• Take care with tax – are you getting the entire fee or will you be taxed? 
  • Make sure you know what currency you’re getting paid in and what that currency is worth. It’s useful to know your fee in Euros and in US Dollars. 
  • Flexibility can include adding a few workshops to the deal as the artists / company are already there.  
  • If you need to remount then there will be a negotiation about amortizing the costs over the appropriate number of venues. 


  • Do not include any costs that are dependent on place (eg travel, accommodation, travel insurance, inoculations, per diems) but make sure that when you quote the fee that you say that these elements mentioned are in addition. 
  • Exclude any percentage of the actual pre-production costs from fee quote. Promoters are buying a finished product.  
  • Do not include marketing / printing costs unless specifically requested – most (particularly international) promoters will prefer to produce their own marketing materials, usually based on images and content you provide, in the local language / style. 

A tour pack should include everything a potential booker would want to know about your company and our show. It is important to make your tour pack look attractive but ensure that it is concise and clear. Make the pack detailed and accessible for its reader.

Here is an overall structure of everything you need to include:

Do not include a break-down of your budget and finances. You should have this ready, but it should not be included in your tour pack or on your website. Reserve this for when you are in discussion with a booker.

If you or a member of your team has any accessibility requirements, you may consider developing an access rider. Similar to a tour pack, this can be a handy document to share with potential venues and bookers that lists all of your accessibility requirements.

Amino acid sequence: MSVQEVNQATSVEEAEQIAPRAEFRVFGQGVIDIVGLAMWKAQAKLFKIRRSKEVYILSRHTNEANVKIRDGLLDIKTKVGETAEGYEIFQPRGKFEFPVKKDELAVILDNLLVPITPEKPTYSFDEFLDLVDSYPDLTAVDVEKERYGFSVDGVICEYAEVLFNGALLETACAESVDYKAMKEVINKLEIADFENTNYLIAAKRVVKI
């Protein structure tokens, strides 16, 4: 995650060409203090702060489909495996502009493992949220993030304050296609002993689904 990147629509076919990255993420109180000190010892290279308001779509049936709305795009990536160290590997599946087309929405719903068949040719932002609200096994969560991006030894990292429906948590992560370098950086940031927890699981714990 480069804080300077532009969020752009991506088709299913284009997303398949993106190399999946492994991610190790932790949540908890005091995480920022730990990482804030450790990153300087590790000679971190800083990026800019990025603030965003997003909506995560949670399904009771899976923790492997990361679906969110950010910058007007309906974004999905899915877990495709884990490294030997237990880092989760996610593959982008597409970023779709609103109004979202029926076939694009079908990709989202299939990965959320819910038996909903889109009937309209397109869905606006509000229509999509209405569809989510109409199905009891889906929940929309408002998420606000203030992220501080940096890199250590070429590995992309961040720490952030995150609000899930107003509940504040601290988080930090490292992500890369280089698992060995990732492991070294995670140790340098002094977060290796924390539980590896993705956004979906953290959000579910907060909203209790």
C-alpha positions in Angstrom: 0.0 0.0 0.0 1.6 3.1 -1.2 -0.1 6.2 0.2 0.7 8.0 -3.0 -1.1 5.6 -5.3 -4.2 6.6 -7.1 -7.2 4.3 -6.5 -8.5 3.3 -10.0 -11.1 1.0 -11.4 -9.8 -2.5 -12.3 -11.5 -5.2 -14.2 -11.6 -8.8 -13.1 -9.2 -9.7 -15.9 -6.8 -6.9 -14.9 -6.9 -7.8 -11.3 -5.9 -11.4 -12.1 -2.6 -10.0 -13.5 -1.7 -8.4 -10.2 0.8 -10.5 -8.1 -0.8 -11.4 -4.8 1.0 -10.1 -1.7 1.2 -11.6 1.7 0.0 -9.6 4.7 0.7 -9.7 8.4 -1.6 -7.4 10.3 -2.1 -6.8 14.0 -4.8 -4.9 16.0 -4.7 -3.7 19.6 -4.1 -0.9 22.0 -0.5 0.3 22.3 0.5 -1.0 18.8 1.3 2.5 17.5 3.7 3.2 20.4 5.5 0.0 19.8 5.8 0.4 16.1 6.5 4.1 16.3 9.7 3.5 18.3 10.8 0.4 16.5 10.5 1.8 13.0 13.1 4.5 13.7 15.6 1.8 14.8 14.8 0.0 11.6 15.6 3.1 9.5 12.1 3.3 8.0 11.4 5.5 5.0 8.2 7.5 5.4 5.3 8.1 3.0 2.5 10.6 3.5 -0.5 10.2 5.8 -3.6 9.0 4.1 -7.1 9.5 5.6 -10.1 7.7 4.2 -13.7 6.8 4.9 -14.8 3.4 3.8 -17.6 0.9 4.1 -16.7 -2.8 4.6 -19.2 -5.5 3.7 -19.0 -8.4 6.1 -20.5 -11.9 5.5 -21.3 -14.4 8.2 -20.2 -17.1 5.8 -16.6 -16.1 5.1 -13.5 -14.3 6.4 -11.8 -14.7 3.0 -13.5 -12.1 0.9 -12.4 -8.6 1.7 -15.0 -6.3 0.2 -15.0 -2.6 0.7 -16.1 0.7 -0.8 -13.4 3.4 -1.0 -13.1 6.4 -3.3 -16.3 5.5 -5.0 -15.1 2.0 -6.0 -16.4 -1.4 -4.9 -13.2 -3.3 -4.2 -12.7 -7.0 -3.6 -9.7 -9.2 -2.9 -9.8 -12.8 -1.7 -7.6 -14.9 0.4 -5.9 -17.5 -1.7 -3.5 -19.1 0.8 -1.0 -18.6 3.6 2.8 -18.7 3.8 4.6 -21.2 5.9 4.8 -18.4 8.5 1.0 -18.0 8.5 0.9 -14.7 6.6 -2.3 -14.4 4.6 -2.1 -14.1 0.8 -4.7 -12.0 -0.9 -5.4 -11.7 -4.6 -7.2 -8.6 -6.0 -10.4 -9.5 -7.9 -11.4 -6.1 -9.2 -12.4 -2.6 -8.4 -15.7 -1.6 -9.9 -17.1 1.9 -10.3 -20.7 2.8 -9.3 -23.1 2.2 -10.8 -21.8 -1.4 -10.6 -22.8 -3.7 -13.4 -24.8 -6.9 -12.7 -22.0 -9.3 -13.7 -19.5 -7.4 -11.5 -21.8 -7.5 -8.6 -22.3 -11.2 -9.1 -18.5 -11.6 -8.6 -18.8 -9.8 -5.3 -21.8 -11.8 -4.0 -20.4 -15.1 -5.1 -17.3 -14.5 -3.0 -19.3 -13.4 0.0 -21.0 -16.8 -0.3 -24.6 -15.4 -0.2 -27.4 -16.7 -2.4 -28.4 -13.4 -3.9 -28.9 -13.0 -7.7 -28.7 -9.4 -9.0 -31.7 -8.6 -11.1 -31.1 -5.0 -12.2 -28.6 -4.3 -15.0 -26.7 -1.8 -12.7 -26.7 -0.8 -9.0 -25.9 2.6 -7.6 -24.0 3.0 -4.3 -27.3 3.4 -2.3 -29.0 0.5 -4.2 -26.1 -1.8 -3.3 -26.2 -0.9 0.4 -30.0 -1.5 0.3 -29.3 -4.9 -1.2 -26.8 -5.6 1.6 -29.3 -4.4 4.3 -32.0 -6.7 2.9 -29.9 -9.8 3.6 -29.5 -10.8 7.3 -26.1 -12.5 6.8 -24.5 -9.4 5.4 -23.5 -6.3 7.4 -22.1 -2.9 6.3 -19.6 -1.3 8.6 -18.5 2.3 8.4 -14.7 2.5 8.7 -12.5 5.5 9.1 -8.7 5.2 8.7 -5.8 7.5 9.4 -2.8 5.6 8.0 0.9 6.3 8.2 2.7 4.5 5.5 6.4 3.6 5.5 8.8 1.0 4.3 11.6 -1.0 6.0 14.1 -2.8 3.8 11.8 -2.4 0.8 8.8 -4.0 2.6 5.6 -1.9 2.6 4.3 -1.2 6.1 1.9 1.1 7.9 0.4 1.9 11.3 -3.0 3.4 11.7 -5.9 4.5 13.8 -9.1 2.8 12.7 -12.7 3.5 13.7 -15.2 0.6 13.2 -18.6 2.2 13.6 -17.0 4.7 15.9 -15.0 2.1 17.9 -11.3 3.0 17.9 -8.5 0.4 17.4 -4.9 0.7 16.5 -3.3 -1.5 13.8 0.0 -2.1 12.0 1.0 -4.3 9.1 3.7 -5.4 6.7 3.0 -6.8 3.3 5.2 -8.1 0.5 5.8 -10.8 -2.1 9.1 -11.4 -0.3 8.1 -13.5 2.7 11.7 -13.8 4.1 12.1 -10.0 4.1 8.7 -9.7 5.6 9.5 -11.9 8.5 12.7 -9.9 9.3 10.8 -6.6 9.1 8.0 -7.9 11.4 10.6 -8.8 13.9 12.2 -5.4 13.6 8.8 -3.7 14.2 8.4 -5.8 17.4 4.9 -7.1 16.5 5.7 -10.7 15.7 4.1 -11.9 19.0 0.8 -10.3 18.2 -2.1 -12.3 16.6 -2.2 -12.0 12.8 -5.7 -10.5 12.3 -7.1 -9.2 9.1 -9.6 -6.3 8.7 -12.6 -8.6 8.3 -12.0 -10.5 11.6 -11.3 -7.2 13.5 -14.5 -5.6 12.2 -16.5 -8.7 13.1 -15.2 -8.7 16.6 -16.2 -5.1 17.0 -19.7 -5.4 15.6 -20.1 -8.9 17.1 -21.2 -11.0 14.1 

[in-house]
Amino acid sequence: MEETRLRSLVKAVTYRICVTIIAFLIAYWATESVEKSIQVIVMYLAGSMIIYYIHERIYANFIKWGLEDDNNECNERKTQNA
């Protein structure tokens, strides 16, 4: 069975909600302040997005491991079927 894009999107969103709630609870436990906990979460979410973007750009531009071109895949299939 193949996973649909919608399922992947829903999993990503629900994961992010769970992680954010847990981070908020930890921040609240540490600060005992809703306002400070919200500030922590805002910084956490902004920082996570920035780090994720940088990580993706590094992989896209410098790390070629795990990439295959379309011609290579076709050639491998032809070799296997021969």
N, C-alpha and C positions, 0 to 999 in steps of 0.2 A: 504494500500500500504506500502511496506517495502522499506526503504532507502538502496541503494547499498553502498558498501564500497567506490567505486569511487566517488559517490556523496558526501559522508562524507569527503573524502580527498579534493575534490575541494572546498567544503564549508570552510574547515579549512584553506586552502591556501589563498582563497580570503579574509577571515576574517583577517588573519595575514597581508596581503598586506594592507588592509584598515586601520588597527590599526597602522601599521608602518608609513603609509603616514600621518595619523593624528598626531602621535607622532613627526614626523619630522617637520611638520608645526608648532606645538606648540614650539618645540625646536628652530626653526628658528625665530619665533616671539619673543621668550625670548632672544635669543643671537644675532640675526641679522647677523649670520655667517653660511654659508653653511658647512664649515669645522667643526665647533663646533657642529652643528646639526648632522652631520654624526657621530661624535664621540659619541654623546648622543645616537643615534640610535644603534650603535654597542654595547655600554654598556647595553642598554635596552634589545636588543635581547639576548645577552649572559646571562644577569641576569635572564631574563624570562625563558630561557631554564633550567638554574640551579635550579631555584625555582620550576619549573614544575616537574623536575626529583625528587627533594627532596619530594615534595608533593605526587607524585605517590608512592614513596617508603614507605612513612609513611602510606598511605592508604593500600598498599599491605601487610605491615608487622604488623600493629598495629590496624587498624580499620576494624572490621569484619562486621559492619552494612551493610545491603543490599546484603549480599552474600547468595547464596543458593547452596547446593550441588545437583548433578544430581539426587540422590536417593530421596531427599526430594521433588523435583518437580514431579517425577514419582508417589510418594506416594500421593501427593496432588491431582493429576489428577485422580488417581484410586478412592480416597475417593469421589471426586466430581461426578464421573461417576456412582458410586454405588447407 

Useful resources:

  • Review your existing connections and networks for suitable promoter matches.
  • Target existing supporters of your work – invite them to see your performances in Edinburgh and then, where appropriate, to suggest and introduce to you suitable contacts of theirs.
  • Work with our Artist Development team and with your own networks to identify who else is in Edinburgh that you should be approaching and encouraging to see your work.
    • Remember, the Fringe Society's Artist Development team can also help you plan a tour or assess your show's viability. Email [email protected] to talk it through with them.
  • Make sure your website has an up-to-date ‘Industry section' which houses all of the above information and any marketing material, so this can be accessed by interested promoters at any time.
  • Make sure any printed material you’re handing out has your website on it (plus direct contact details – you'd be amazed how many people overlook this!)

Different venues you negotiate with may offer you different kinds of agreements. Some venues may prefer to be paid a guaranteed fee, and others may want a box office split or a guarantee against a box office split. Before accepting any deal, ask about the likely box office income and your share of it: